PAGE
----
Stewardship

Stewardship Program

Wintonbury Land Trust needs accurate information to fulfill its mission and to create credibility and support for sound conservation land practices. Stewards are the eyes and ears of the Land Trust. Stewards monitor the conditions of the particular land trust preserve they are responsible for; they are the neighborhood representatives. Stewards are encouraged to visit their parcel regularly. Responsibilities at present consist of a yearly report with other updates as needed.

There are a number of specific components to the Land Trust conservation stewardship program. Each plays a critical role in assuring the Land Trust fulfills its obligations to those who have placed lands in our care. These include:

  • Creating a baseline property report
  • Property administration
  • Monitoring
  • Landowner relations
  • Community relations
  • Easement administration and enforcement

Recordkeeping

Our commitment to land preservation cannot be met unless we also manage our program to keep track of the status and condition of the lands we protect. Therefore, we also:

  • Document the condition of lands by completing a baseline property report;
  • Monitor the condition of the property over time; and
  • Maintain accurate records regarding each property and easement accepted by the Land Trust.

Funding


The Wintonbury Land Trust has created a dedicated stewardship fund to cover the ongoing, long-term costs associated with monitoring and managing our portfolio of properties. As an all-volunteer organization with no paid staff, the Land Trust strives to be as efficient and effective as possible in using these funds to support our ongoing stewardship activities. Contributions to the fund are always needed. Contact the Wintonbury Land Trust for information on how to support our stewardship work.

Photos by Dennis Hubbs.


Stewardship Volunteer Spotlight: Peter Bartkoski

Pete Bartkoski is a steward at the Land Trust’s Hawk Hill Farm. In this case “steward” doesn’t begin to tell the story. Pete spent 60 years in Newington before he, his wife Leeann, and several dogs moved to Bloomfield in 2004. The dogs were large and lively, and Pete and Leeann needed to find space for them to run. They began to explore trails in and around their neighborhood off Duncaster Road. They frequented the Town’s LaSalette Open Space and loved to see the view of Hartford from the top. “It fills you” is how Pete described the view. When someone suggested there was a path by the Hawk Hill barn, their walks expanded, and Pete’s fascination and involvement with Hawk Hill and its old barn began.

Pete regards Hawk Hill’s historic civil war-era barn and the farm dating back to the 1740’s with great respect for their history. “You can just feel how many cows and people have passed through this property.” He thinks it is amazing the Land Trust has been able to preserve the land for us all to enjoy.

In 2015 when the Land Trust acquired the 45 acre farm and began restoring the barn, Pete volunteered to help with whatever needed to be done to preserve and maintain the property. Staining the new barn siding, painting the windows and trim, and cleaning out lots of accumulated junk and debris have all been part of his stewardship. When an old (1950) John Deere tractor was left behind by the former farmers, Pete, who trained as a mechanic, and Land Trust board member Dale Bertoldi tore it down and brought it back to life. Pete explained that he and Leeann were raised to take care of things and like things clean and in their place.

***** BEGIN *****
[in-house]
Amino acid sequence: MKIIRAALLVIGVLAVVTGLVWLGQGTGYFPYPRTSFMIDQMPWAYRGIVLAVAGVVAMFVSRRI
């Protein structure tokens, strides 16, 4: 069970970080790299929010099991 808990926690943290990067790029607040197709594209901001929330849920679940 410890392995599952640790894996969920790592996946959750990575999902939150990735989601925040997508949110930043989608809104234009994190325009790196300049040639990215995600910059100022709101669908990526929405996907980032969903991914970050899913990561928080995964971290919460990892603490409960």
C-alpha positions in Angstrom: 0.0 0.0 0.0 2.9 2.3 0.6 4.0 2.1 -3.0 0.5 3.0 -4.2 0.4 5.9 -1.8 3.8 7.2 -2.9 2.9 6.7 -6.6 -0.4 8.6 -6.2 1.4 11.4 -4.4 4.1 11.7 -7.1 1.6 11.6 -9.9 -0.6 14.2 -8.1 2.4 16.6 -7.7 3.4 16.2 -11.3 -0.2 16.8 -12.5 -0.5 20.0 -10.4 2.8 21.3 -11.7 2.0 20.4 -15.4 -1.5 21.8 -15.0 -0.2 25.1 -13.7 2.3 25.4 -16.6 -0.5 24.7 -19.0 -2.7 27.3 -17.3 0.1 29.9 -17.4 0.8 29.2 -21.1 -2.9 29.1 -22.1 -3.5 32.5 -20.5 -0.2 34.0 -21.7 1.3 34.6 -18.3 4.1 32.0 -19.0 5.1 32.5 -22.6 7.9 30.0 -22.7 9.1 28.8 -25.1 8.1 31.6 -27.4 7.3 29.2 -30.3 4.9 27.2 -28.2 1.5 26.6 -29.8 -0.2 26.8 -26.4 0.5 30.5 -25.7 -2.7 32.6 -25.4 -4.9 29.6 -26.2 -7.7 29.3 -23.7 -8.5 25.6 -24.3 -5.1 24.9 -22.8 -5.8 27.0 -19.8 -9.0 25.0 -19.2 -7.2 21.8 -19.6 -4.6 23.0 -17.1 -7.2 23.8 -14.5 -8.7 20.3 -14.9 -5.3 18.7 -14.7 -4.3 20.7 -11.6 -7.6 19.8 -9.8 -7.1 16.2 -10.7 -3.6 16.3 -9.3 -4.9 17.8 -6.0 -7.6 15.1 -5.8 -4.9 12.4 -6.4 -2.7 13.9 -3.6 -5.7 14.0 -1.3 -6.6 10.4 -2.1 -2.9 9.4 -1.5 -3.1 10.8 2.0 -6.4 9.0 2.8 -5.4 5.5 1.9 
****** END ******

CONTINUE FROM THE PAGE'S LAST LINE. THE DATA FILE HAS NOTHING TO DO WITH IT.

Pete says the barn speaks to him, and he makes sure the barn is properly decked out at holiday time with wreaths adorning its exterior. He has also led teams of volunteers to clean up the trails by removing downed trees, removing invasive plants and mowing when the farm was without a resident farmer. And he and Leeann walk the property almost every day, making sure it is maintained and appreciated. He takes pride in knowing he is contributing to something that will help the barn last for another 150 years. (Below: Pete & Leeann Bartkoski, with Dale Bertoldi seated on the restored tractor. Photo courtesy Vikki Reski.)

Pete and Leeann Bartkoski with Dale Bertoldi at Hawk Hill Farm

Pete’s passion for the land is evident. He began fly fishing as a 9 year old and spent time with an uncle in Goshen, with his English pointers, walking the land and hunting. He says the land is only given to us – and it is up to us not to waste it. He loves the wildlife he encounters while out walking. He has spotted pheasants this year by the Filley House, frequently sights deer, and described being chased by coyotes one day while walking the dogs on top of LaSalette. The dogs ran off, and the next thing Pete and Leeann heard was the coyotes making a wounded dog sound, trying to draw them in! They located the dogs and beat a hasty retreat!

Pete is a cheerleader for the Land Trust properties and emailed Peter Marteka, formerly of the Hartford Courant, suggesting he do an article on the LaSalette Trail and Hawk Hill Farm. Marteka’s excellent article can be found here. Pete and Leeann were pleased at the uptick in cars at the trail-head after the article.

Pete’s advice to anyone who would like to get involved with the Land Trust is to first just get out and use the trails. Using the trails helps keep the land from reclaiming them. If you see some trash, pick it up, and if you see something else that needs doing, contact the Land Trust on its Volunteer page to become a volunteer.

Pete encapsulates the best features of a volunteer steward by acting like an “owner” and for all the right reasons!  We are very fortunate to have him in this role for such an important and visible property.

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